Breast Implant Incision Options: Making an Informed Choice
When considering breast augmentation, one of the crucial decisions to make is the choice of incision for inserting the breast implants. The incision site not only affects the overall aesthetic outcome but also has an influence on the recovery period and potential scarring. In this blog post, we will explore the various breast implant incision options available, highlighting their benefits and considerations to help you make an informed decision.
The inframammary incision is the most common and popular option among breast augmentation patients. This incision is made in the natural crease under the breast, providing direct access to the implant site. The size of the incision can be small in saline implants to about 2 inches (or 5cm)for the largest silicone implants. Benefits of this approach include:
Optimal visibility for the surgeon during implant placement.
Ability to place a range of implant sizes and types.
Minimal interference with breast tissue, reducing the risk of complications.
Well-concealed incision that tends to heal nicely over time.
A scar is on the breast and can be visible without clothing in arms up position.
The periareolar incision is made along the lower edge of the areola, where the darker pigmented skin meets the surrounding breast tissue. The idea behind this incision is that the areola and skin border is a normal transition zone so a line that is fine at the right location may become nearly invisible. This incision offers several advantages:
Camouflage within the natural color transition of the areola.
Direct access to the implant site with precise control over implant placement.
Potential for simultaneous areola adjustment or nipple repositioning, if desired.
The resulting scar often blends well due to the natural color variation.
Higher rate of capsular contracture, limitation on incision size due to patient areola, change in nipple sensation, potential effect on breast feeding.
For those seeking an incision away from the breast itself, the transaxillary incision is a suitable option. This approach involves making an incision within the armpit, through which the surgeon creates a tunnel to insert the implant. Key benefits include:
No scarring on or near the breast itself.
Hidden incision within the armpit, easily concealed by clothing.
Minimized interference with breast tissue, reducing the risk of breastfeeding complications.
Suitable for saline implants or smaller silicone implants.
Disadvantages: higher rates of malposition, capsular contracture, visibility of the scar in arm raised position with sleeveless outfits, and size limitations of the desired implant.
Using a Mastopexy Incision (during a breast lift)
For patients undergoing a simultaneous breast lift with and implant (augmentation mastopexy), the implant will typically be placed through an incision that would otherwise be part of the breast lift so no additional scarring is needed to place the implant that would otherwise be present with a breast lift.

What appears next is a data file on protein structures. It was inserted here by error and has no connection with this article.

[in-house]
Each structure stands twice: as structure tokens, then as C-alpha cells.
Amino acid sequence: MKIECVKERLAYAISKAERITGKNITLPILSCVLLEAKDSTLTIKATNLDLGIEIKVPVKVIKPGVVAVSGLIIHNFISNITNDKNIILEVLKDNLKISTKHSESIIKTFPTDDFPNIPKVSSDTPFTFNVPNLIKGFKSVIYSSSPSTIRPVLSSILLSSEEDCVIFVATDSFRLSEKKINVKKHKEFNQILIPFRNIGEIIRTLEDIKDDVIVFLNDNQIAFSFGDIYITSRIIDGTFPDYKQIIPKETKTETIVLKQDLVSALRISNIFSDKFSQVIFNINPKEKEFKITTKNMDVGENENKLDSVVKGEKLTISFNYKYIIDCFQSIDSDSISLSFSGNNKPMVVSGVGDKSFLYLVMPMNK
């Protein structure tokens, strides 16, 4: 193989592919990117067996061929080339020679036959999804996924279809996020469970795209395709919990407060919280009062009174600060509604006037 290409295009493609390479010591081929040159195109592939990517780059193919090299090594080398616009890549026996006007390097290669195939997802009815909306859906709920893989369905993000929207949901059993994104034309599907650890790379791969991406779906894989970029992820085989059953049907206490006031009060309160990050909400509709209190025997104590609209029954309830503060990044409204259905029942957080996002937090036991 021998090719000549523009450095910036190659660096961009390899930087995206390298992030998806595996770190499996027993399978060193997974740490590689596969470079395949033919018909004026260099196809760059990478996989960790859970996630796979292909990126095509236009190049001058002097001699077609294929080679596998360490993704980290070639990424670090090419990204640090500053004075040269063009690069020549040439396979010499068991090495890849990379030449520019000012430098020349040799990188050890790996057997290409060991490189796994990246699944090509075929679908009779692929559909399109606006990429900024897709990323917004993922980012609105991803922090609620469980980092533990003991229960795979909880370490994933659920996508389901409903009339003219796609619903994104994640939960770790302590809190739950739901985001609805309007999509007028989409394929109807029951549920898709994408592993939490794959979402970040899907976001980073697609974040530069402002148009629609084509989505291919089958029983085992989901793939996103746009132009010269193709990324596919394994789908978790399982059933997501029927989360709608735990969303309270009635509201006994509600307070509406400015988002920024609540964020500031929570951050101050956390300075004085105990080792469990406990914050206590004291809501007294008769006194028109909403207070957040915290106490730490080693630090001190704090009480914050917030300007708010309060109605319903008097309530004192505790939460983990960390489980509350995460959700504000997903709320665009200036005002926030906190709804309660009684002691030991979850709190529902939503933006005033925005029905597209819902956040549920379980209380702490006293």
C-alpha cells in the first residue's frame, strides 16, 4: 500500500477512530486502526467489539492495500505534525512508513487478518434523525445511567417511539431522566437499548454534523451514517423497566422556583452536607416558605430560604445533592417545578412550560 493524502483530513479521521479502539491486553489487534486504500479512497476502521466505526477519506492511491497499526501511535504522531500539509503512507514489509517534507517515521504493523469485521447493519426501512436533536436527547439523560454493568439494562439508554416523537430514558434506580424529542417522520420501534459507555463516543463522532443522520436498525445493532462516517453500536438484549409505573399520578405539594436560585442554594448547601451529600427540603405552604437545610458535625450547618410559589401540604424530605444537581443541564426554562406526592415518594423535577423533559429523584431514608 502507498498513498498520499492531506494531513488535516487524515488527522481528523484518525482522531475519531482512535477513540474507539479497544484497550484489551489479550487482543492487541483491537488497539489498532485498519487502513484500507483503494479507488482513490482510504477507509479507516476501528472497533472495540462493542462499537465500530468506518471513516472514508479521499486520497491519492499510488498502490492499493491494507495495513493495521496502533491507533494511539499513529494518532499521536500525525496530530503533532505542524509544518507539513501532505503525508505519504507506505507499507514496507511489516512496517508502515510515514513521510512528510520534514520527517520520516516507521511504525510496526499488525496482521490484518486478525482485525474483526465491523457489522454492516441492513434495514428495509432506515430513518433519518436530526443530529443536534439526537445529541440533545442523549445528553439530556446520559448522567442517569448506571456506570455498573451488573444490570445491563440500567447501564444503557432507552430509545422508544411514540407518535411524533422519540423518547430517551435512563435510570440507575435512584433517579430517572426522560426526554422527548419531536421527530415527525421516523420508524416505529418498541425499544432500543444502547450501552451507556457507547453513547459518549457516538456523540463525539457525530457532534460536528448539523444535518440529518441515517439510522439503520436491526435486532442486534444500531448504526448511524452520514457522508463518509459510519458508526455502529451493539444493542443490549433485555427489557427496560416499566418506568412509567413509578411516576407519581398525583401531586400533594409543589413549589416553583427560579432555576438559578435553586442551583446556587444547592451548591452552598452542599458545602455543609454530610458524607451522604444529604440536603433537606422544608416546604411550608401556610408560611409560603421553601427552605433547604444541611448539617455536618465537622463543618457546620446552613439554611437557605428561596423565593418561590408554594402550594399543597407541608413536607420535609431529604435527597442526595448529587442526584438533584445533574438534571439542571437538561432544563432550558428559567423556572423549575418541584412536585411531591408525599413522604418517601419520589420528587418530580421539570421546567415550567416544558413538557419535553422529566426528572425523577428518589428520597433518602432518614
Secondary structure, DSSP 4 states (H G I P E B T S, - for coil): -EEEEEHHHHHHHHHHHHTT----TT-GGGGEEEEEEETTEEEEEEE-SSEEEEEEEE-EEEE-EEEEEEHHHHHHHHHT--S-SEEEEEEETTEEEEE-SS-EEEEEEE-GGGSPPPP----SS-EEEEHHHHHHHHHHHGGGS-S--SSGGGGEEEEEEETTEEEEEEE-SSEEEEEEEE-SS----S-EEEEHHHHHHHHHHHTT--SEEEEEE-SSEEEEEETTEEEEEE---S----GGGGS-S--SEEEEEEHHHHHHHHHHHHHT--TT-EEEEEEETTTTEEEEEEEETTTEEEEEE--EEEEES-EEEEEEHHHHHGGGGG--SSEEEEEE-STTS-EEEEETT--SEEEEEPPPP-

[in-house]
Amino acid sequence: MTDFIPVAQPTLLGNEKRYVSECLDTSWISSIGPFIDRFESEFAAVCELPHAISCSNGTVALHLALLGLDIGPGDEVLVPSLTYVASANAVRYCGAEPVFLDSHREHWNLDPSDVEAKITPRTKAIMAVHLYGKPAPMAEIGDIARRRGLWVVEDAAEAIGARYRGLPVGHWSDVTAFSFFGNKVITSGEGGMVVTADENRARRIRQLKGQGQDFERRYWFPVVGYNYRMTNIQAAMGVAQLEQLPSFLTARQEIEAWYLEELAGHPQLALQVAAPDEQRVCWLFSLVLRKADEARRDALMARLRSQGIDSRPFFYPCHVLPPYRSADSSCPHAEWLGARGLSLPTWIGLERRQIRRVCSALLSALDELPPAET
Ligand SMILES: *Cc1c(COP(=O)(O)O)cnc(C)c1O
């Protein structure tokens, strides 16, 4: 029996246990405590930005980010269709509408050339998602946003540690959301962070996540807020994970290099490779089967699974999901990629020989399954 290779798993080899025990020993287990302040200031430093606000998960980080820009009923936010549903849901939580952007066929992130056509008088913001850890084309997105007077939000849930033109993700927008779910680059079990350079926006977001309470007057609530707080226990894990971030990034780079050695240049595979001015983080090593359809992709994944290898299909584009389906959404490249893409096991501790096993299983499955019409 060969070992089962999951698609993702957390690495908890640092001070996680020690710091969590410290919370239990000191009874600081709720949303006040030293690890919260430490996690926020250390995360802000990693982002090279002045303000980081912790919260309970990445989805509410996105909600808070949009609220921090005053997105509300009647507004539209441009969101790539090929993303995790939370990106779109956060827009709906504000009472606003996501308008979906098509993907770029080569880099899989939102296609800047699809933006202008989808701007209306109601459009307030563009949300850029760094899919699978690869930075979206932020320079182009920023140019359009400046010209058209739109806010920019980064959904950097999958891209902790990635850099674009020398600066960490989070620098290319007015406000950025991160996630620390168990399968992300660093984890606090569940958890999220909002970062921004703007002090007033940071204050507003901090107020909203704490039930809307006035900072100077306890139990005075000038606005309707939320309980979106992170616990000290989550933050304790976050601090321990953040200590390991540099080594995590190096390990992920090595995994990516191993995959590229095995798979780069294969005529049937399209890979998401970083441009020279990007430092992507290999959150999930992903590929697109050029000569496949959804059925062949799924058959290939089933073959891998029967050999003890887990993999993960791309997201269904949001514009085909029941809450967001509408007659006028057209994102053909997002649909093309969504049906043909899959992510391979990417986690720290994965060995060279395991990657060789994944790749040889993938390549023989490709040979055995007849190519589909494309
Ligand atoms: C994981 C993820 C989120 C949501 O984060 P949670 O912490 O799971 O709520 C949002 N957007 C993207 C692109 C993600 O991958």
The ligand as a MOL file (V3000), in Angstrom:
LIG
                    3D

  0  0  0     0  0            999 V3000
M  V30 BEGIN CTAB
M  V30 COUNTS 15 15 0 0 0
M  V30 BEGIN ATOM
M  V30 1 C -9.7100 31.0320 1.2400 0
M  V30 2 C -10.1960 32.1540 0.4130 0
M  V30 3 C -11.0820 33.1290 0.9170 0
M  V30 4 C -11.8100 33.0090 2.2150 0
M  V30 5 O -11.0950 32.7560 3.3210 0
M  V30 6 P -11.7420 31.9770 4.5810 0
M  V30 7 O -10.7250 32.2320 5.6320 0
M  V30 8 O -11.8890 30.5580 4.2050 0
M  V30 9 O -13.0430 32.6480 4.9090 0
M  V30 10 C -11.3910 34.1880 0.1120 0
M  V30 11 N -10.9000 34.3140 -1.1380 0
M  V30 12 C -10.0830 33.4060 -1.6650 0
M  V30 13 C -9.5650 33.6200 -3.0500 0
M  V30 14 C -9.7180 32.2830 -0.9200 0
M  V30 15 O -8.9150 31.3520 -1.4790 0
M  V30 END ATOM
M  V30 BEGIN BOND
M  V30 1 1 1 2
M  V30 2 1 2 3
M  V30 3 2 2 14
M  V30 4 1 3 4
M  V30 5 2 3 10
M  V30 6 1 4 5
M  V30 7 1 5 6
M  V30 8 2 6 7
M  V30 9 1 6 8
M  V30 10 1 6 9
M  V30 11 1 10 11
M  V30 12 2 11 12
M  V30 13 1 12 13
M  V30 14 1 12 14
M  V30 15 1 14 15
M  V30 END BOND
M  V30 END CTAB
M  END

For patients undergoing a inverted T type lift, I will always place the incision with an inframammary fold approach then close the incisions from deep to superficial before starting the lift procedure. This keeps the implant separate from the more superficial maneuvers that might lead to some contact with skin and raise the potential for capsular contracture. For lifts that are only vertical or lollypop incisions we will use the vertical incision to place the implant and again close the pocket before performing the breast lift. And finally for those that only the need a donut lift we may opt to place the implant through a fold incision and then perform the donut lift separate to limit the disruption to the breast and minimize potential for the implant touching the skin.
The transumbilical incision, also known as TUBA or belly button incision, is a less common approach but offers some advantages for specific patients. Here are some considerations:
Incision made within the belly button, resulting in no scarring on or near the breasts.
No interference with breast tissue.
Limitations: Only suitable for saline implants, and implant placement may be more limited compared to other techniques.
Requires specialized surgical expertise. This is more historical as most surgeons do not offer this approach due to the limitations and increased complications of malposition, infection, capsular contracture.
Choosing the right breast implant incision option is a personal decision that should take into account your desired outcome, preferences, and the advice of your plastic surgeon. Whether you opt for the well-concealed inframammary incision, the subtly blended periareolar incision, the inconspicuous transaxillary incision, or the unique transumbilical incision, discussing your goals and concerns with a qualified surgeon will help ensure the best possible results.
Remember, each incision option has its own benefits and considerations, and what works for one person may not be the ideal choice for another. By understanding the available options and engaging in an open dialogue with your surgeon, you can make an informed decision that aligns with your aesthetic goals and overall well-being. As I prioritize safety first I will typically recommend the safest incision which is based on evidence an inframammary fold approach.